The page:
Orlando Must Get Serious About Street Safety for all Users
Orlando is no longer the most dangerous walk to walk in the country, according to the 2022 Dangerous by Design report by Smart Growth America.
The Orlando region dropped from 1st to 8th place, replaced by the Daytona metro area at the top.
While this might appear to be good news, in actuality Orlando is not getting safer.
Rather, other places are getting more deadly, with every one of the top 20 most dangerous metros getting more deadly over the past decade, and pedestrian deaths in the USA hitting a 40-year high in 2021.
While the entire nation is becoming more dangerous for walking, Florida is particularly dangerous, as the second deadliest state with 4 of the top 10 most dangerous metro areas.
Other countries have seen rapid reductions in traffic deaths sadly our country continues to be the exception among wealthy developed countries.
This continued disregard for the safety and wellbeing of people outside of cars leaders at every level of government cannot continue.
With ongoing high gas prices, having safe streets to walk or bike for daily activities would allow people to save money as well as get essential physical activity.
However, the risks from walking on our dangerous streets counteracts any potential benefits or cost savings.
Trying to instill healthy physical habits in my six year daughter is hard when she is afraid to walk or ride her bike around our neighborhood.
Our unsafe streets means our children cannot even safely walk or bike to school.
The percentage of students walking or biking to school has decreased dramatically from 42 percent in 1969 to only 10 percent in 2017, leading to rises in mental and physical problems for our youth.
Parents often complain their children stay locked inside on computers and phones, but when streets are so dangerous to walk or bike on, why would you expect children to leave the safety of their screens?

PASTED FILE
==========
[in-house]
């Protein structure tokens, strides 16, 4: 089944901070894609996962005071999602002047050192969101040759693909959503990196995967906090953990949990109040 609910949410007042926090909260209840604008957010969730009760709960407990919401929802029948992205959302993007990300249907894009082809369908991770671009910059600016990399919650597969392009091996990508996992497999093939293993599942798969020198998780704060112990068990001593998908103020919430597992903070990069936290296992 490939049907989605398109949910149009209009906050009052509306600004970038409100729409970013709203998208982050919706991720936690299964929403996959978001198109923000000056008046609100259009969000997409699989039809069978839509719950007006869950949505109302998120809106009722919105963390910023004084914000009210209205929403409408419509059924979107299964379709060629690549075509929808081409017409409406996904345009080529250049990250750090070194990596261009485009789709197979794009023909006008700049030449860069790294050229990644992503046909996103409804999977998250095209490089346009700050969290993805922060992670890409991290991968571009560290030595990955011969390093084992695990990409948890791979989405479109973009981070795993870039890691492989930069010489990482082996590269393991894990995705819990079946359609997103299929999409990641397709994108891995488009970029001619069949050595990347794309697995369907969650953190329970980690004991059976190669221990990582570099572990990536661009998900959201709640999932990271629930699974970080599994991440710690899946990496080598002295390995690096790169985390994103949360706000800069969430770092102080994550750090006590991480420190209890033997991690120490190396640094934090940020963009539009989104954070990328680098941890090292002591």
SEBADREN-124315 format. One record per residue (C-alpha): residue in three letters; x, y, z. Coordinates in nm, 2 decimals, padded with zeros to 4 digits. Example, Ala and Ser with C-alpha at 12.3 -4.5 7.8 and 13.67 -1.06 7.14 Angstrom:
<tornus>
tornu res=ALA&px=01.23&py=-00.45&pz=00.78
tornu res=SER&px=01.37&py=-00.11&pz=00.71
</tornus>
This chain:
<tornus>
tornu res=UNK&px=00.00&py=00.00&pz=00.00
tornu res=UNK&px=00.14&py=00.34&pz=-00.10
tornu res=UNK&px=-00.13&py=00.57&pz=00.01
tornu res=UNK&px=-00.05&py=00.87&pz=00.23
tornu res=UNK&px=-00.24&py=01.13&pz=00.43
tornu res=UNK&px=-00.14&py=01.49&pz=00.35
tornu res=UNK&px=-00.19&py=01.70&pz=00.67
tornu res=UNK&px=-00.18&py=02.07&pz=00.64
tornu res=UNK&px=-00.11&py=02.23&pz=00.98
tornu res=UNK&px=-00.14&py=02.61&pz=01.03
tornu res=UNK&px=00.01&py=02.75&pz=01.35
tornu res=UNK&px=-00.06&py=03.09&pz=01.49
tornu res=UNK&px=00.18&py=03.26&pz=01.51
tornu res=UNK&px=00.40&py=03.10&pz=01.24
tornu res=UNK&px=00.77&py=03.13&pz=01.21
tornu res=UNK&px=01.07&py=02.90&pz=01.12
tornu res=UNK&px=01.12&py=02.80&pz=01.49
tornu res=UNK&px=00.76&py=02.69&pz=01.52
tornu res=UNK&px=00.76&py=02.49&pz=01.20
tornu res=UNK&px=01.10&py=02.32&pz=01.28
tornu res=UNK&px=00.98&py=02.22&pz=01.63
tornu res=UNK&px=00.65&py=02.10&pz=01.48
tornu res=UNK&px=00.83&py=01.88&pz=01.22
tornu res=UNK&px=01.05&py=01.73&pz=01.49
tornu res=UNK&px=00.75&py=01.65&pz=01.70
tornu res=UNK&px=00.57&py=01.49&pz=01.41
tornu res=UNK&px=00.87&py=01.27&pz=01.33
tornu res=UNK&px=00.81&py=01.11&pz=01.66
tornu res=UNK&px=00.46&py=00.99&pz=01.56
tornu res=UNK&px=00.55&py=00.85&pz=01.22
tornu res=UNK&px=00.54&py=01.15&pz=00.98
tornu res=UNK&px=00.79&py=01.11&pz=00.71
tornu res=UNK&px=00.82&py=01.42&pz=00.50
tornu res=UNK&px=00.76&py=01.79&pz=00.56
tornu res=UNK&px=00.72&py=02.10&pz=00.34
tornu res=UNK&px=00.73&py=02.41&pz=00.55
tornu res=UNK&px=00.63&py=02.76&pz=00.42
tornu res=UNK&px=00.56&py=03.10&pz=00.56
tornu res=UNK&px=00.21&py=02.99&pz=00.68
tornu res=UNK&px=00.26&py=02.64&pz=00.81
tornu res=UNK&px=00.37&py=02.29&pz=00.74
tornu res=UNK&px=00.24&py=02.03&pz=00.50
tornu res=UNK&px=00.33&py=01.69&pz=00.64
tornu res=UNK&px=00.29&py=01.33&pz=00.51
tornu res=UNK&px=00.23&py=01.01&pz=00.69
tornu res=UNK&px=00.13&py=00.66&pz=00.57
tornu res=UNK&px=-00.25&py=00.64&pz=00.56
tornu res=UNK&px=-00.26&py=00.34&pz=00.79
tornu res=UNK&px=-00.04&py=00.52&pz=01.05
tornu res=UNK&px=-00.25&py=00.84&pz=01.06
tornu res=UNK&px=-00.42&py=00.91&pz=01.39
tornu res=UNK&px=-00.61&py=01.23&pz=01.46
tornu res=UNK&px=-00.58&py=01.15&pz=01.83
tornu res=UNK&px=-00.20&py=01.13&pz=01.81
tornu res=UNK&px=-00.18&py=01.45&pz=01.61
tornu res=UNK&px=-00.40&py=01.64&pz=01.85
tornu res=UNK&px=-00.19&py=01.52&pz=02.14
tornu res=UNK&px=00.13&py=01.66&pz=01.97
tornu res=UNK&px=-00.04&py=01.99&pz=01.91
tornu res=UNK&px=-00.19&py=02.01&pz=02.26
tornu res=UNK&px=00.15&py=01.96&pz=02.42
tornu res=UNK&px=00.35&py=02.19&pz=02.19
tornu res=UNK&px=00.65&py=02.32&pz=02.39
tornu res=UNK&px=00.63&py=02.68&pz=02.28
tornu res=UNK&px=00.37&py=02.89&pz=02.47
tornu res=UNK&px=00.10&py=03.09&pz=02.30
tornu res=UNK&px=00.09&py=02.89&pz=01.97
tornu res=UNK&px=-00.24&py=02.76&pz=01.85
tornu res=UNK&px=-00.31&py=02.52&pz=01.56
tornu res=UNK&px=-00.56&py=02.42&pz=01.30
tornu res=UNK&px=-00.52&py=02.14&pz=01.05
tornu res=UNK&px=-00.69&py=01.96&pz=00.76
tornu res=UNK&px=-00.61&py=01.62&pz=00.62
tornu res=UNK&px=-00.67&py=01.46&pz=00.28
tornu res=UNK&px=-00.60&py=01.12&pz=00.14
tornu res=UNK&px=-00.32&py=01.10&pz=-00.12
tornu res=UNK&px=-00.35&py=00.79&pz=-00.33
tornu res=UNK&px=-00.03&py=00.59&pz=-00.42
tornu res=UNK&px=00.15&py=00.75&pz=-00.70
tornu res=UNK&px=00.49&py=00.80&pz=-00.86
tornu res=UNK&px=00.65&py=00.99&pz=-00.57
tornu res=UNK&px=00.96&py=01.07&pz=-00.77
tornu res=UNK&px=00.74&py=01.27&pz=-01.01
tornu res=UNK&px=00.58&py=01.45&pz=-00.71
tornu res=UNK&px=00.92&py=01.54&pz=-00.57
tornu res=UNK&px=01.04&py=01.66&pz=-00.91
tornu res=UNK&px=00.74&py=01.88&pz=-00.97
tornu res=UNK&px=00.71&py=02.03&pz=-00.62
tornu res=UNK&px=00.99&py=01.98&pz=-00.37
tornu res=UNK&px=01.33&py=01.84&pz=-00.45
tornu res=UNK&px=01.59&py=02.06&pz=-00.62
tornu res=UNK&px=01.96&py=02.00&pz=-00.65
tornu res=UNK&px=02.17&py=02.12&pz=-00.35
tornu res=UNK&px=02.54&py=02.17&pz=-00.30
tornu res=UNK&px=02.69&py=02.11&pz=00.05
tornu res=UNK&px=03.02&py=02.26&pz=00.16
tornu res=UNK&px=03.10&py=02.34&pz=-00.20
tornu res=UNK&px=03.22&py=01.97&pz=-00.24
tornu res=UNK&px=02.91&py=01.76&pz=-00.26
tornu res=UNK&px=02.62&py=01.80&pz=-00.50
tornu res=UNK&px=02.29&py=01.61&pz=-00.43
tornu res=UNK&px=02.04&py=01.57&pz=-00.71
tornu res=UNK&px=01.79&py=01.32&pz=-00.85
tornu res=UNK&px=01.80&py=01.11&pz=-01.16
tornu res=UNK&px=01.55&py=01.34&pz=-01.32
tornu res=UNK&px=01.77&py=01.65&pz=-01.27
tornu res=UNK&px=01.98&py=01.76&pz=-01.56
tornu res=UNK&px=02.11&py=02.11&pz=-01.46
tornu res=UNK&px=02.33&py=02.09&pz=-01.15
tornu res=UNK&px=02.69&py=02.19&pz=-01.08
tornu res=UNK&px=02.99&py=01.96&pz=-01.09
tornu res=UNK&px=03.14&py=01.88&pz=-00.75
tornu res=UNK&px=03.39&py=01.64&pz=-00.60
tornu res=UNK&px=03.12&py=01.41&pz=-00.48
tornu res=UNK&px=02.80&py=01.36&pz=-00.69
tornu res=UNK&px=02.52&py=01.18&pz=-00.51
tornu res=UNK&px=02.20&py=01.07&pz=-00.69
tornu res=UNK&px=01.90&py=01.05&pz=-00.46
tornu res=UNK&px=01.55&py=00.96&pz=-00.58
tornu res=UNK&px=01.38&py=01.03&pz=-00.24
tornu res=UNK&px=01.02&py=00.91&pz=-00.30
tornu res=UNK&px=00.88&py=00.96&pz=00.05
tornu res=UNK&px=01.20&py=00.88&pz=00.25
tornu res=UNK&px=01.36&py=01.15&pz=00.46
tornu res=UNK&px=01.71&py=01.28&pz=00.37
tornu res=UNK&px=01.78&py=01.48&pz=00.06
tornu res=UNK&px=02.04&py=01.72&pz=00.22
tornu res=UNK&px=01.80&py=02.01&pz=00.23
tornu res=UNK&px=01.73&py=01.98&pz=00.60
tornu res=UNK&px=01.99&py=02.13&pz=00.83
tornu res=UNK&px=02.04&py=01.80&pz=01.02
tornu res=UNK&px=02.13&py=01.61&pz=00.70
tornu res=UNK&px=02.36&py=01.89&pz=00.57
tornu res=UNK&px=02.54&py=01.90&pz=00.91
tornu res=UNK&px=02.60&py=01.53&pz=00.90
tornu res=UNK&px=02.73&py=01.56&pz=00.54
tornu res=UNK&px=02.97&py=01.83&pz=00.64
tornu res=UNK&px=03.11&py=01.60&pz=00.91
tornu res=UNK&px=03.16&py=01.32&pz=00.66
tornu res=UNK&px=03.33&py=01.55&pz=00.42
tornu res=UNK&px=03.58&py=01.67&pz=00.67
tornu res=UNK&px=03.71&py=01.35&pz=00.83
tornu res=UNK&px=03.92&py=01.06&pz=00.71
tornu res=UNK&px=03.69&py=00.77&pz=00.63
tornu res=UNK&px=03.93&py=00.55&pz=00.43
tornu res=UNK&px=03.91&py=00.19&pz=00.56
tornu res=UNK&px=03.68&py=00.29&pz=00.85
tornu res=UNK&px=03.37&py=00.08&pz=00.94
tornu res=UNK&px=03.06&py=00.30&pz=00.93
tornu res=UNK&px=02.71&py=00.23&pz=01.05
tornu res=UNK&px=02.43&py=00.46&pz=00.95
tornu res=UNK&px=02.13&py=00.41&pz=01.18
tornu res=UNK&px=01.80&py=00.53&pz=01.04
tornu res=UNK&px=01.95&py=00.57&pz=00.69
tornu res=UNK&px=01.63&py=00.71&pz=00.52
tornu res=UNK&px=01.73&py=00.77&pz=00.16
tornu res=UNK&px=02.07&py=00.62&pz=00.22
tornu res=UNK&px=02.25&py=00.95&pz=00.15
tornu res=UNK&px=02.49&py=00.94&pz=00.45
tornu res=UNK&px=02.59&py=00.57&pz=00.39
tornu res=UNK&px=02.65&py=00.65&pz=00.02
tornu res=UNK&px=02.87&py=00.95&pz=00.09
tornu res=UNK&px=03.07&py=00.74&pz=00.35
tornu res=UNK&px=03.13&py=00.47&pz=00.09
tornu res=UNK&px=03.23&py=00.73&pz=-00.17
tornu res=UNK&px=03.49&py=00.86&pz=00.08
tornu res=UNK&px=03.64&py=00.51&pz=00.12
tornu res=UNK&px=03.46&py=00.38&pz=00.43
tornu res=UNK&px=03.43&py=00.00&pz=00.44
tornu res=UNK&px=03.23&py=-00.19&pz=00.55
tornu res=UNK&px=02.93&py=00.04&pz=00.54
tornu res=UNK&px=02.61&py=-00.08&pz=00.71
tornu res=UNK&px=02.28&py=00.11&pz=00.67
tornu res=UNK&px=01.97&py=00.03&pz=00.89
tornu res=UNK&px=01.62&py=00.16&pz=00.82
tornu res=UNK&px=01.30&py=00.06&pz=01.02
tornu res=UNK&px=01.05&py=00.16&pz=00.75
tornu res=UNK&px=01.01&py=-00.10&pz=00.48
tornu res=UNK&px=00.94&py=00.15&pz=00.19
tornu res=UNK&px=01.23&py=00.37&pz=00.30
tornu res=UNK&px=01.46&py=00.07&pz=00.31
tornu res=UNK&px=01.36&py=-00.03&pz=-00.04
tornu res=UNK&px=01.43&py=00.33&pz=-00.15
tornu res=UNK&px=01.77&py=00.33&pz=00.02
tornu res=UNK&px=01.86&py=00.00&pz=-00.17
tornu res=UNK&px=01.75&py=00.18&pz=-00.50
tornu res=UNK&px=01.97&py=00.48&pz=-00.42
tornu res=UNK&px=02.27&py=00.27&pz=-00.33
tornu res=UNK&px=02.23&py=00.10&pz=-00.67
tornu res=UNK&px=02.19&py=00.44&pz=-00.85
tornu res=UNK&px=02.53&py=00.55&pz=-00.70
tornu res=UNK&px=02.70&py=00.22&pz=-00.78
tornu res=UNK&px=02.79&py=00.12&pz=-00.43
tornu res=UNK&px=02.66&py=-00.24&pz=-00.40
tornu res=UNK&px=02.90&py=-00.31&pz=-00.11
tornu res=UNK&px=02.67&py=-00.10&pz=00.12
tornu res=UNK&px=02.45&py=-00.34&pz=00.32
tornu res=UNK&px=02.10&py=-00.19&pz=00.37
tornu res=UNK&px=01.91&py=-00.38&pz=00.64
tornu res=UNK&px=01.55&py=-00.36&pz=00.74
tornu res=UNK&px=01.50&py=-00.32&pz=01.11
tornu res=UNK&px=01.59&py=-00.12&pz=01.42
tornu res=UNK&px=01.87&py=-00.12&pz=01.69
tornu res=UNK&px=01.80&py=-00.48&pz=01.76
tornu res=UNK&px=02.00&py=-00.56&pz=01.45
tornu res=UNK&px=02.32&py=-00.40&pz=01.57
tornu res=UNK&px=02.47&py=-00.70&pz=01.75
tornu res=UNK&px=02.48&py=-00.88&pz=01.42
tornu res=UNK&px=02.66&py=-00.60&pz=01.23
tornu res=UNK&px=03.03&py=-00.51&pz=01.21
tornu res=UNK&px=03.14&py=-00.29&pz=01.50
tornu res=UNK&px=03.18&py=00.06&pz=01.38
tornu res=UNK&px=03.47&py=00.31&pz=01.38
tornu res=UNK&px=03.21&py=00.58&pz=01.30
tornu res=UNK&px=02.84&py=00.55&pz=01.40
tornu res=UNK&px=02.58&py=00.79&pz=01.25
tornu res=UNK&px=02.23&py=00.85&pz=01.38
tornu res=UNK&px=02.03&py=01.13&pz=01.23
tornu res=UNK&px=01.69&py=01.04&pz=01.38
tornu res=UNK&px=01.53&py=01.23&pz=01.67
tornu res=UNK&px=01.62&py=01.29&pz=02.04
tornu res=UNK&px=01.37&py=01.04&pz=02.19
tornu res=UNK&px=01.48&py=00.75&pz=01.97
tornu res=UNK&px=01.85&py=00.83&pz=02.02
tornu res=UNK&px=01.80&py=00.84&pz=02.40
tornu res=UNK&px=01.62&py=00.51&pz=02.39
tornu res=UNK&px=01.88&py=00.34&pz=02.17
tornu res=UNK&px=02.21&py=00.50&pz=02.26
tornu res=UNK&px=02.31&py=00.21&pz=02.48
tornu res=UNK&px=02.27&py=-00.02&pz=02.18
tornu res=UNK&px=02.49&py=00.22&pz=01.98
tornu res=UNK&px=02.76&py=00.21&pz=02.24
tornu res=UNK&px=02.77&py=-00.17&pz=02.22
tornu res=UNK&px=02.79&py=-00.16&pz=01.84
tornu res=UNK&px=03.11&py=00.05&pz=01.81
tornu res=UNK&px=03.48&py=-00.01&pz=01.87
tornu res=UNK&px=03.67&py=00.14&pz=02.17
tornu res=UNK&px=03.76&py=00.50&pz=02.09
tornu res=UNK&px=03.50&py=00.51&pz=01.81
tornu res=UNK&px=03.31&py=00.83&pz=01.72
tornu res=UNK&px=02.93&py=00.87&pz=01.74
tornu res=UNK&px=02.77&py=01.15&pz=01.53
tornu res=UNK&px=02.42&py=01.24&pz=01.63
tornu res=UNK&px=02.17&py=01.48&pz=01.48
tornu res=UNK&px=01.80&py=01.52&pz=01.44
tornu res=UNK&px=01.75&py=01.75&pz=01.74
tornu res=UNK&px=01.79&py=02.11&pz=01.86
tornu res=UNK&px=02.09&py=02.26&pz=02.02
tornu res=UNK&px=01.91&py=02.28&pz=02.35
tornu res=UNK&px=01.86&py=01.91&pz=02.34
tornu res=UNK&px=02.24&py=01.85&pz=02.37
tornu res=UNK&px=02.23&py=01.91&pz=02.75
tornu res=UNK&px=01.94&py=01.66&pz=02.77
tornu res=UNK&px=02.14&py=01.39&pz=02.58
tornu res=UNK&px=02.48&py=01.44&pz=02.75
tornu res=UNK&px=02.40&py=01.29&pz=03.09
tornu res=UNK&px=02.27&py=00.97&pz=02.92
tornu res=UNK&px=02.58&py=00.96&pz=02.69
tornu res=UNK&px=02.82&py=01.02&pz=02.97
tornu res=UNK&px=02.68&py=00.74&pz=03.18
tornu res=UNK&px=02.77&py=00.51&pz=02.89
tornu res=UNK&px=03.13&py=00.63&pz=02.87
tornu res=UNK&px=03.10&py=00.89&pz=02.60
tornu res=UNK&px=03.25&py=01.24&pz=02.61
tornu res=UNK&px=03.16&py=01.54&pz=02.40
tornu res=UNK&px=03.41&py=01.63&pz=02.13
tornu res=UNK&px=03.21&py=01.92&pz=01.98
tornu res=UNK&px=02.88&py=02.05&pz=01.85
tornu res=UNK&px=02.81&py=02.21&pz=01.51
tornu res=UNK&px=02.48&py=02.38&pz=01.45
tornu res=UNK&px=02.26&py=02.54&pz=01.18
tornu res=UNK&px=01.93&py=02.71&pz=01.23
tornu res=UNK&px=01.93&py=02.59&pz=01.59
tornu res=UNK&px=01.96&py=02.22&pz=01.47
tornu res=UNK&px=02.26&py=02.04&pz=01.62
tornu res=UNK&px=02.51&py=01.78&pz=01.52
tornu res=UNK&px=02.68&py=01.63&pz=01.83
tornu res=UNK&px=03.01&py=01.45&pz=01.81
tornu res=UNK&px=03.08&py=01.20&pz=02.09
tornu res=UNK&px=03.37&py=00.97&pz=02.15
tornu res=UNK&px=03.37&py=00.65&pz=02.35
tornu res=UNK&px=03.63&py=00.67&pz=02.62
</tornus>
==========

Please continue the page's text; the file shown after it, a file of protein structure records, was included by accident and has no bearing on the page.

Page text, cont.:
The continued rise in deaths for vulnerable road users is tragic, but the good news is we have the tools and knowledge to reverse the trend.
Countries like France have dramatically reduced traffic deaths by reducing speed limits, enforcing limits with automatic speed cameras, and creating car-free pedestrianized zones near places like schools.
The City of Orlando has committed to the Vision Zero pledge to reduce traffic deaths to zero and have taken some actions to better safety.
However these small steps are not enough.
The Corrine drive redesign is not expected to be completed until 2027 and the Downtown loop is a small segment when we need an entire network of protected bike paths. The Orlando municipality is only a small segment of the broader region and we need coordinated safety efforts at every level of government.
The planning process reinforces the status quo by prioritizing community engagement over effective action. It should not be left up to the people who scream the loudest about parking spaces and traffic whether pedestrians deserve to live.
Prioritizing moving large volumes of cars at high speeds and preserving on street parking should not be placed above people’s lives, yet this is the current reality for local and state transportation planning agencies.
FDOT and MetroPlan claim to care about safety, yet continue to widen roads and expand highways without hesitation, promoting a car centric transportation system that is unsustainable, unsafe, and unhealthy for us all.
We need a comprehensive redesign of our entire street system, placing safety first.
Orange County’s proposed transportation sales tax is one potential funding source for pedestrian and cyclist safety improvements, as well as the new USDOT Safe Streets and Roads for All grant from the Bipartisan Infrastructure Bill.
We need an entire cultural shift and we need leaders to work together at every level of government to save the lives of our loved ones. The disregard for the lives of our loved ones walking and biking cannot continue. This casual complacency is numbing.
We must not continue to place the sole responsibility on pedestrians to avoid death and serious injury. Drivers must also do their part by slowing down and yielding to pedestrians at crosswalks, and road engineers must design safer streets with ample crossing opportunities and slower design speed.
We need a new way of thinking to save lives and promote healthier and more sustainable transportation options, because the old way is not working.